Andrew looks to set up another score

Andrew in a very familiar pose

The Year 1984 was to be the break-out year for Andrew Gaze. Not only did the Melbourne Tigers make their NBL debut that year, but so too did a tall skinny kid by the name of Andrew Gaze. Andrew and the Tigers, under coach Lindsay Gaze, played their first game at Albert Park against the Brisbane Bullets. Few of the 900 spectators who saw that game realized they were witnessing the arrival of a future legend of the game. Although Brisbane ran out winners by 24 points, 94-70, Andrew made quite an impression scoring 16 points to be equal top scorer for the Tigers with Russ Dyer. Other Tiger teammates in that historic game included Brian Goorjian (Captain), Nigel Purchase, Ray Gordon and Alan Westover. Brisbane was coached by Brian Kerle and included an all-star line up of Leroy Loggins, Larry Sengstock, Ron Radliff, Robert Sibley and Mark Bragg. It was the first of many wonderful Gaze clashes with the Brisbane Bullets and Leroy Loggins in particular.

Loggins completed the 1984 season averaging 29.2 points per game and was awarded the league's MVP Award. Andrew finished the season averaging 29.1 points per game and was named the league's Rookie of the Year. The young Gaze had made quite an impression during his first season in the NBL. More importantly, he had attracted further interest from the Australian selectors who were looking to name the squad to represent Australia at the Los Angeles Olympics in late July through to mid August.

Andrew was named in the 1984 Australian Olympic team which was to be coached once again by his father Lindsay. This was Lindsay's fourth consecutive Olympic Games having coached the Olympic team in 1972 (Munich), 1976 (Montreal) and 1980 (Moscow). At the age of 19, Andrew became the youngest Australian basketballer ever to represent his country at the Olympics. Although he thoroughly deserved his place on the team, his selection again caused quite a stir. The cries of nepotism were once again loud and persistent. Fortunately, Andrew was to silence his critics with a very creditable performance in Los Angeles. During the Olympic tournament, Andrew averaged 18 minutes playing time and 10 point per game. Never again would anyone question the selection of Andrew Gaze in an Australian team.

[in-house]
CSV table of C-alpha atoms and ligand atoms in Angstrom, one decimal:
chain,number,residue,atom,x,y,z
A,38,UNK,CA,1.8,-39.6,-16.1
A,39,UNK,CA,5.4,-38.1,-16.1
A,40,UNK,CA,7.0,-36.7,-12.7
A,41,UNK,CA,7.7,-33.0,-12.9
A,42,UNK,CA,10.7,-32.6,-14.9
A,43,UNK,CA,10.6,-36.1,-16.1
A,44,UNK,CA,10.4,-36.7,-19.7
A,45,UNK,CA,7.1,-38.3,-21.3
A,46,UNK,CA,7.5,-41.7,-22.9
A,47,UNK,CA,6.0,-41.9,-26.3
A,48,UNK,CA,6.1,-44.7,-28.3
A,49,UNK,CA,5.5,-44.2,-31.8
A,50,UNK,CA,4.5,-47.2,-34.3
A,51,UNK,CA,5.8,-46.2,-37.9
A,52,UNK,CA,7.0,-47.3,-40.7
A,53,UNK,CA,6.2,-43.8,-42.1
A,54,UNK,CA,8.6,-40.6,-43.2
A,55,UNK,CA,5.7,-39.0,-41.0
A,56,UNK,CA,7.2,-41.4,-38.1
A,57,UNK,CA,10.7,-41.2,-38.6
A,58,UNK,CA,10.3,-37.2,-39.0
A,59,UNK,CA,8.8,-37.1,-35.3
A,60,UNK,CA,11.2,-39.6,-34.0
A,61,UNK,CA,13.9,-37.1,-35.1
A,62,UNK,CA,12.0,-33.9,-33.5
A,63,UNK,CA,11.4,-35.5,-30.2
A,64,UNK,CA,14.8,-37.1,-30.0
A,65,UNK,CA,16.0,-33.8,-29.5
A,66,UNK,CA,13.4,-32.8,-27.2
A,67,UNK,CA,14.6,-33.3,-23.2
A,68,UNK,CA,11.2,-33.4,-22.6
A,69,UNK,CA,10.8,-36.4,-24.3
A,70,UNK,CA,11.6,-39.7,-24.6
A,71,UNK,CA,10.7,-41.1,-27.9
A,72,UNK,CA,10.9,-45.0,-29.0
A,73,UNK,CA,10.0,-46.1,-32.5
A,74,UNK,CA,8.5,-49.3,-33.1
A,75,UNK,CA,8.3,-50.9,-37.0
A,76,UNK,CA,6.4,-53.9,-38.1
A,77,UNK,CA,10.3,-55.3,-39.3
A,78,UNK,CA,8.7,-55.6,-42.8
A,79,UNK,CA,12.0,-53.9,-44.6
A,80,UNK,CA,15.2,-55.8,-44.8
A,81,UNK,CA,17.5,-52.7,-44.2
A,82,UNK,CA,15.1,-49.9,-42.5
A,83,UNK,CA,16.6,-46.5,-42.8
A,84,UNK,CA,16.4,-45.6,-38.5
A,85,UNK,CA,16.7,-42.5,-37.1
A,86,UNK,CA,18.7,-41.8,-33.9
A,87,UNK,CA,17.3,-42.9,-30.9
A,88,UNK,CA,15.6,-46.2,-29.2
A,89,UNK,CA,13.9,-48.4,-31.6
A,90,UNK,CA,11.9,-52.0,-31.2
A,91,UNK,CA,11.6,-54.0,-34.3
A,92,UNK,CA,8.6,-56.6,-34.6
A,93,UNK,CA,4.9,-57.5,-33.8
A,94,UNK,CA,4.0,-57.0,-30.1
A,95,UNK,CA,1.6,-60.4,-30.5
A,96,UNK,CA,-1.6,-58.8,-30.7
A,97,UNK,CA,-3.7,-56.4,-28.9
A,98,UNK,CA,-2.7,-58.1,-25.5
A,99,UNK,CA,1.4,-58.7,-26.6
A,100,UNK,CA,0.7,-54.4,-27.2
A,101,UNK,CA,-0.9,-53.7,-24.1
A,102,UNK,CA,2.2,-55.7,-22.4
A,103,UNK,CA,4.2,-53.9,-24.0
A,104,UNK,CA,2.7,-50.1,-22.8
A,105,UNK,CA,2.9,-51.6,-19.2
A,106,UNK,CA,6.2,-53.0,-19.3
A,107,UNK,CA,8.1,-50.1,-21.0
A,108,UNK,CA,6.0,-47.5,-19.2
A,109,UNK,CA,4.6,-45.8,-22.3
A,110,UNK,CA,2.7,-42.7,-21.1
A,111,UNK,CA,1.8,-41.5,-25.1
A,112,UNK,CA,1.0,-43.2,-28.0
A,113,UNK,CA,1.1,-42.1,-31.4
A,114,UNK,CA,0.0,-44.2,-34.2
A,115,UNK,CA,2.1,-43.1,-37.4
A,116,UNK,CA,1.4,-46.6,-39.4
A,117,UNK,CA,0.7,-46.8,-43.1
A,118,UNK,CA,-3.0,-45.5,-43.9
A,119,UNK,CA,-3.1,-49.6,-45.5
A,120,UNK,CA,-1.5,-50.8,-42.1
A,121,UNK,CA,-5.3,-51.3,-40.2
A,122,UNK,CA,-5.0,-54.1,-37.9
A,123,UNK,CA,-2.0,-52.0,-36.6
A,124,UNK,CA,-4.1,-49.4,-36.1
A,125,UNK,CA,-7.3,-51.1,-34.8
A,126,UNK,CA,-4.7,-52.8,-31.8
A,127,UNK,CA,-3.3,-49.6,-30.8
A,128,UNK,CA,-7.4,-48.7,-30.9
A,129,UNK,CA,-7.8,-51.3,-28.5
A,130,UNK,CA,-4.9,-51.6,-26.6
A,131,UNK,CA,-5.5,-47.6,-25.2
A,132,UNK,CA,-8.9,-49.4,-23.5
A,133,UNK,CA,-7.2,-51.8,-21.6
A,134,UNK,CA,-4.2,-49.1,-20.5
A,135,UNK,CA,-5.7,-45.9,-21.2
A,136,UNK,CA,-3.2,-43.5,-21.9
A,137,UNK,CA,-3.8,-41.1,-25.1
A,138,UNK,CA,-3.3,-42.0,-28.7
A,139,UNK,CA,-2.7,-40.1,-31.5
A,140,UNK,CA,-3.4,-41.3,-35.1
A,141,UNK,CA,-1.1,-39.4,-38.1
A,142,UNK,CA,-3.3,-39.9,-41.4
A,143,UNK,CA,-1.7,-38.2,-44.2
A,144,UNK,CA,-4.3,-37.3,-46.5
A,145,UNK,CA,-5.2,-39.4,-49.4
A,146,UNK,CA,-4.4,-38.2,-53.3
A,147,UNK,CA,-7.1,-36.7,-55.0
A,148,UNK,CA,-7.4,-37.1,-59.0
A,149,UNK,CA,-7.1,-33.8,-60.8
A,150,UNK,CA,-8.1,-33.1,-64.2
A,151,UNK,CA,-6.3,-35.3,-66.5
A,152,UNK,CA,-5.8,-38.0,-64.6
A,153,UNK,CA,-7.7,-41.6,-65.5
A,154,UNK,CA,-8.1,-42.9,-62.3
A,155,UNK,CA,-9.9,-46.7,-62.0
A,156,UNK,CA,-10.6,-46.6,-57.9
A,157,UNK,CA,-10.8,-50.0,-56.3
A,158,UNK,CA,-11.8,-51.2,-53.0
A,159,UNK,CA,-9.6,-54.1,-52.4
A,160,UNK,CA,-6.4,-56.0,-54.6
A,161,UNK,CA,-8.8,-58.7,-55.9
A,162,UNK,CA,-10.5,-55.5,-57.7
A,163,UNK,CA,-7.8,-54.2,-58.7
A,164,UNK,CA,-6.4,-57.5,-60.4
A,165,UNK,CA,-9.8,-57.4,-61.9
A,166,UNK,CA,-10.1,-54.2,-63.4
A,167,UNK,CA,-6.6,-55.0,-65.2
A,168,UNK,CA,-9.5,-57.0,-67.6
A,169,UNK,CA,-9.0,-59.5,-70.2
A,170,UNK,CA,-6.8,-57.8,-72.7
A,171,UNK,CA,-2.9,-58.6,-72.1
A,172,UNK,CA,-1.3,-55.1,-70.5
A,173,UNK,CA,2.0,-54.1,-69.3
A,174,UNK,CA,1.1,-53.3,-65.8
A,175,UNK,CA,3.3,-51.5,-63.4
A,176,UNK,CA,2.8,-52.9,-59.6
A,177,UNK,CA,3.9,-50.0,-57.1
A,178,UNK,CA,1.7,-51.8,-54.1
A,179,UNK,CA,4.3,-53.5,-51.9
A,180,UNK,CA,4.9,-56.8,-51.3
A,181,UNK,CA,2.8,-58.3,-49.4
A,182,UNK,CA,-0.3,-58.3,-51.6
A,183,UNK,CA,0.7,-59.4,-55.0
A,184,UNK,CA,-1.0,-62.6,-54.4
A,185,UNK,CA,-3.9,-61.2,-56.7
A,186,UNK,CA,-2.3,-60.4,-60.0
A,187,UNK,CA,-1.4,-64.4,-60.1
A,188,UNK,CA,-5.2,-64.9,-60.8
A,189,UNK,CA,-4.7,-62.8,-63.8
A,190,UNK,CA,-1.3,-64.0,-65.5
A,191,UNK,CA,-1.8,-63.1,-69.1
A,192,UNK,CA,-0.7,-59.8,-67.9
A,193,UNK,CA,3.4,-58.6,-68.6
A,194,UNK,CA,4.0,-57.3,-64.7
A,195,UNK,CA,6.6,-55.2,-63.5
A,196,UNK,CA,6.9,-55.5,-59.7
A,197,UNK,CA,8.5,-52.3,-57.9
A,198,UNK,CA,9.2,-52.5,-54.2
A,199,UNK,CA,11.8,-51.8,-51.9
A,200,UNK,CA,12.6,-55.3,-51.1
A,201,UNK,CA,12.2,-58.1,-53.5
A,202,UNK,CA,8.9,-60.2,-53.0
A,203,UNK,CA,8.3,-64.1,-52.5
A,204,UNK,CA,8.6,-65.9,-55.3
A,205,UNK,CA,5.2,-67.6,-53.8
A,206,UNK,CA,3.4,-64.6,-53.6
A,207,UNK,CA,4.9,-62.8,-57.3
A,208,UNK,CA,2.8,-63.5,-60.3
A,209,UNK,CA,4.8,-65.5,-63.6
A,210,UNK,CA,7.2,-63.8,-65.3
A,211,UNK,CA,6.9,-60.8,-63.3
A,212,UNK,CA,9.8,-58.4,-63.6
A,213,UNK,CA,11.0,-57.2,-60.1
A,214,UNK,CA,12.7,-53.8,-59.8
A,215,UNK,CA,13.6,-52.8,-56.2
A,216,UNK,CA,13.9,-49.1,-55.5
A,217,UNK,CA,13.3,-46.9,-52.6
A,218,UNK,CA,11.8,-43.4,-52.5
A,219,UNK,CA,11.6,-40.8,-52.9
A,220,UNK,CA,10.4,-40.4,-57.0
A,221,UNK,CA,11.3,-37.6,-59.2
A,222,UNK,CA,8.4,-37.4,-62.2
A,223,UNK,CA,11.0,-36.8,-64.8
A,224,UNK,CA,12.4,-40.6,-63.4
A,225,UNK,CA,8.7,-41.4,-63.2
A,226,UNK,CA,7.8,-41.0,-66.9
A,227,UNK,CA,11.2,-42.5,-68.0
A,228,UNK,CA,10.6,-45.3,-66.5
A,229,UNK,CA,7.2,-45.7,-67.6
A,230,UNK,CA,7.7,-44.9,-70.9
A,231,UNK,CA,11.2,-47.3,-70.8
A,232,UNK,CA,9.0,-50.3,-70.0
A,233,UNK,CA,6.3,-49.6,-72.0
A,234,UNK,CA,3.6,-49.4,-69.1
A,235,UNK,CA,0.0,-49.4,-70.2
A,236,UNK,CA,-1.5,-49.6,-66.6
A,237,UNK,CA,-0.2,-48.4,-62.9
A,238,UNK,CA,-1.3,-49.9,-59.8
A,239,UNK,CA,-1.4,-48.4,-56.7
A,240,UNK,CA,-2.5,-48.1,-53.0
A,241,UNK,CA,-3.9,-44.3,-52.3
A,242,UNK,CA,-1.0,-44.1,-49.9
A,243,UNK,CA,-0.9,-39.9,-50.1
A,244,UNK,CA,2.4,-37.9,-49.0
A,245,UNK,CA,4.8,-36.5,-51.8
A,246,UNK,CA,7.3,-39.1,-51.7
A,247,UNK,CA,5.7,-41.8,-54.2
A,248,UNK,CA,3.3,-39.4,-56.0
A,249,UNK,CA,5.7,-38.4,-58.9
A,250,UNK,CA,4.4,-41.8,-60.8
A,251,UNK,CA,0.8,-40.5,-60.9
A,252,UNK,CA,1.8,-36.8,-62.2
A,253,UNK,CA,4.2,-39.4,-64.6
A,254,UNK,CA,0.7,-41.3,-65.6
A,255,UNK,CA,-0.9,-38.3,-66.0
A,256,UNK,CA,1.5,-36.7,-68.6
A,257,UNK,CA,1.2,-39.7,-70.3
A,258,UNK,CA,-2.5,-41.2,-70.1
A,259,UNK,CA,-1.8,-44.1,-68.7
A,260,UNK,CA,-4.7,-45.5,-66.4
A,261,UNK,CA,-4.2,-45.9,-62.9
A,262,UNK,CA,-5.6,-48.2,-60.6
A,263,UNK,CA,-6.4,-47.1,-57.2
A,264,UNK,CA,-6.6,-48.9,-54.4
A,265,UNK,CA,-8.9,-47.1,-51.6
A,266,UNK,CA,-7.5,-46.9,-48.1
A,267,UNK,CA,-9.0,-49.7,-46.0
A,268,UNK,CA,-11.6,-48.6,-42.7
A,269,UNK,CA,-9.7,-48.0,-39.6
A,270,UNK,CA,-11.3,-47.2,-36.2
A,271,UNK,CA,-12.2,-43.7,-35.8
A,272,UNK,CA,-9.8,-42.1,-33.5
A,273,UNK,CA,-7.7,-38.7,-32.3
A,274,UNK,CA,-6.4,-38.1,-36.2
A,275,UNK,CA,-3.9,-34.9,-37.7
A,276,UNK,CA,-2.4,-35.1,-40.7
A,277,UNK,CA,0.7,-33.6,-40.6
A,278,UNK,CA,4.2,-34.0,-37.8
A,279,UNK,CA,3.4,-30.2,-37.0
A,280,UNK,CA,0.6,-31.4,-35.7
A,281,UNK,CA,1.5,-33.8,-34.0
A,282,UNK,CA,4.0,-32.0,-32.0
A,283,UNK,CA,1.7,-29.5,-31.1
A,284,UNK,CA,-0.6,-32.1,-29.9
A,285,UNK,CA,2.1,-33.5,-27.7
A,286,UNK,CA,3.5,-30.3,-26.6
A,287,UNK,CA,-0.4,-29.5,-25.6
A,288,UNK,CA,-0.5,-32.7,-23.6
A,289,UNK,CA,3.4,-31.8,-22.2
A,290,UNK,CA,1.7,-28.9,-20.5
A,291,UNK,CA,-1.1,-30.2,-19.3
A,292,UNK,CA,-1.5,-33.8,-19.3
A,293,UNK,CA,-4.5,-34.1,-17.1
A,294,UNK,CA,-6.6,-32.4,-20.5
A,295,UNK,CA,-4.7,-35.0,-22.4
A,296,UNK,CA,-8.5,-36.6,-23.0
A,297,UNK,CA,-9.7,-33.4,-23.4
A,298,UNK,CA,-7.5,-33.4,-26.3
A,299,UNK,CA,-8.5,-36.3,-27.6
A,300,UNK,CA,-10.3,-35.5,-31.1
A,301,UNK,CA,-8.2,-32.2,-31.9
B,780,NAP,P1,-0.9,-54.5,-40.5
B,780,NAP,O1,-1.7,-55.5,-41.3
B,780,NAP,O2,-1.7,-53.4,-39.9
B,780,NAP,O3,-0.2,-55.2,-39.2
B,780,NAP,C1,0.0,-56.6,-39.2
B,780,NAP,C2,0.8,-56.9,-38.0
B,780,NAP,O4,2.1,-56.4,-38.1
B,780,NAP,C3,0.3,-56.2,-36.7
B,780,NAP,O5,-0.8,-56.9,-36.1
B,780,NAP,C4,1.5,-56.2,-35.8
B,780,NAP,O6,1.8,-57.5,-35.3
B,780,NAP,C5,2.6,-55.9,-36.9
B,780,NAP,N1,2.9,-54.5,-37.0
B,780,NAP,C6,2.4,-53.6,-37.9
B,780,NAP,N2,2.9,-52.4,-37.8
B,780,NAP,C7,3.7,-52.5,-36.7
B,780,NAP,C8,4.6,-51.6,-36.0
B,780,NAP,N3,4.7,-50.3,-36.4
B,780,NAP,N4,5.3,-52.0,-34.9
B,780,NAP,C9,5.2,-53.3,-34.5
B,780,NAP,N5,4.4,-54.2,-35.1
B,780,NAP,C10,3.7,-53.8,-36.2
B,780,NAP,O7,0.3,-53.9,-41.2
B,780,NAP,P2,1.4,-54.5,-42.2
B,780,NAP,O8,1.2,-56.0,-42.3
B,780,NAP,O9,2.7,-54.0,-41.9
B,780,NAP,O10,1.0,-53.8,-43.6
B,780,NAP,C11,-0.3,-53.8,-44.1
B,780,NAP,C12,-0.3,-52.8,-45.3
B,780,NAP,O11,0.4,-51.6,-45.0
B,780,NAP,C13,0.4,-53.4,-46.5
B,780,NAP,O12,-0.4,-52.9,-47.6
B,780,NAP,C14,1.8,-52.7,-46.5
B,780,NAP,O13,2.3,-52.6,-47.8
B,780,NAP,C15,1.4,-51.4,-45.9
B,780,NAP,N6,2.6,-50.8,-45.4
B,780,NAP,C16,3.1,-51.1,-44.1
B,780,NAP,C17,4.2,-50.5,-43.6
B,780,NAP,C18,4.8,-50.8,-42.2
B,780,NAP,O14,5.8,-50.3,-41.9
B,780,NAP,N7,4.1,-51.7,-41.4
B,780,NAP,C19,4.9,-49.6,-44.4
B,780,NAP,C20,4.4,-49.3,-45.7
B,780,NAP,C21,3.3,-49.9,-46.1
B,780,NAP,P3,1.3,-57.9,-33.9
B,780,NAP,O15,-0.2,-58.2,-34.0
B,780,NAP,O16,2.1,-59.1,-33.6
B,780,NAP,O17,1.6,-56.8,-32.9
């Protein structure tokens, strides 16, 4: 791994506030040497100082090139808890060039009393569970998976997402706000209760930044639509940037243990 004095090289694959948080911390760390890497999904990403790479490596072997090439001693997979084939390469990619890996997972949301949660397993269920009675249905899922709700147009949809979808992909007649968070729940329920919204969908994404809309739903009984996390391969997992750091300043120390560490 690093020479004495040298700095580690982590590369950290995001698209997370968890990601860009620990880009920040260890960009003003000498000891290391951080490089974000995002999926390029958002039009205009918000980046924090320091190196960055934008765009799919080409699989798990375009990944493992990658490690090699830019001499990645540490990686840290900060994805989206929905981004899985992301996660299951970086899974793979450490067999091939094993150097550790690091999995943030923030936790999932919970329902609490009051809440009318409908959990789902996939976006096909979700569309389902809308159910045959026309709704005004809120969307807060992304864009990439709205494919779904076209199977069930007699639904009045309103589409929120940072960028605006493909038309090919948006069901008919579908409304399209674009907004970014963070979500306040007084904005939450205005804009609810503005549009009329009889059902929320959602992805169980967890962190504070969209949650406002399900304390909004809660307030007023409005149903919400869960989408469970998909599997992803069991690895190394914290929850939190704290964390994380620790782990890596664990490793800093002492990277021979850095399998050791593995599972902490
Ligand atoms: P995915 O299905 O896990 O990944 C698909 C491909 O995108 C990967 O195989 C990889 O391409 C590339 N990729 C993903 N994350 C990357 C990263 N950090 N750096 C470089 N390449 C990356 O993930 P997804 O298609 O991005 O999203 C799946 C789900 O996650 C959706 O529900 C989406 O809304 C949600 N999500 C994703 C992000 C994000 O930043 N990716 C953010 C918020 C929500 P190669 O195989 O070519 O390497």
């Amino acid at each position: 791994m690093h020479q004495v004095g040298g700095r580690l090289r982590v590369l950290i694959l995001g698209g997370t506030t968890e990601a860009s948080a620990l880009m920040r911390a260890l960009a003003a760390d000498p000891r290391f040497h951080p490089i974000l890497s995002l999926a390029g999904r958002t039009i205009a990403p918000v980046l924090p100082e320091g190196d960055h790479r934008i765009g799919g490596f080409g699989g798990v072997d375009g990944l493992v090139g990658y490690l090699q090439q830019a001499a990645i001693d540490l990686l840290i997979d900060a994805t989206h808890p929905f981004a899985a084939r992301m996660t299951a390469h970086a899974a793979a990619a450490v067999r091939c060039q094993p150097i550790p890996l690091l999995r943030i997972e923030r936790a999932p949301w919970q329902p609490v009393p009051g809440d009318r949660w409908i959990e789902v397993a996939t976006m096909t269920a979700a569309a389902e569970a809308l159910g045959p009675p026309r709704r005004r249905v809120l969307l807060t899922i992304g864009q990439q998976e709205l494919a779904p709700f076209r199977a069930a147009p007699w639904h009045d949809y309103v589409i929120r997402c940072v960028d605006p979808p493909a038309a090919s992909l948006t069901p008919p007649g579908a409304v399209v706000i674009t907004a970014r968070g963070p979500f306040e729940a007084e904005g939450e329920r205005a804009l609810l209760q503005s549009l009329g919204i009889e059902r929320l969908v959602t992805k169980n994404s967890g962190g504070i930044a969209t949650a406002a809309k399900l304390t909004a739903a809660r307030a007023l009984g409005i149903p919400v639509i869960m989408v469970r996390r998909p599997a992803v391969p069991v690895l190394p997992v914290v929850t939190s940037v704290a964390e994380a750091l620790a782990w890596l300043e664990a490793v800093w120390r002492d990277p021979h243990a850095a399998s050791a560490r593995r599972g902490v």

From 1984, Andrew never looked back. During the 1980s, his NBL career went from strength to strength, and he quickly established himself as one of the premier players in the league. But the best was still to come. After surviving a life threatening blood clot in 1990, Andrew returned to the court to establish himself as the undisputed king of the NBL. His first MVP award came in 1991 and was quickly followed by a second in 1992. After missing out in 1993, Andrew collected five consecutive MVP awards from 1994 to 1998.

#10 brings the ball down court

There were so many highlights in the NBL career of Andrew Gaze. For Andrew though, the NBL Championships with his beloved Melbourne Tigers rank as his fondest memories. The first came in 1993. After losing the 1992 Championship Playoff against Perth, the Tigers once again lined up against the Wildcats in the 1993 finals playoff. With the series tied one all, Melbourne was faced with the bleak prospect of playing the deciding Game 3 at the Perth Entertainment Centre. Having lost their first 12 games at this venue, the Tigers somehow managed to grab a remarkable 104-102 victory against all the odds. Gaze contributed 22 points in that historic game, well below his season average of 33 ppg. The sight of Andrew and Lindsay Gaze hugging each other in those chaotic seconds after the final buzzer sounded, provided one of the most moving images in the history of Australian sport.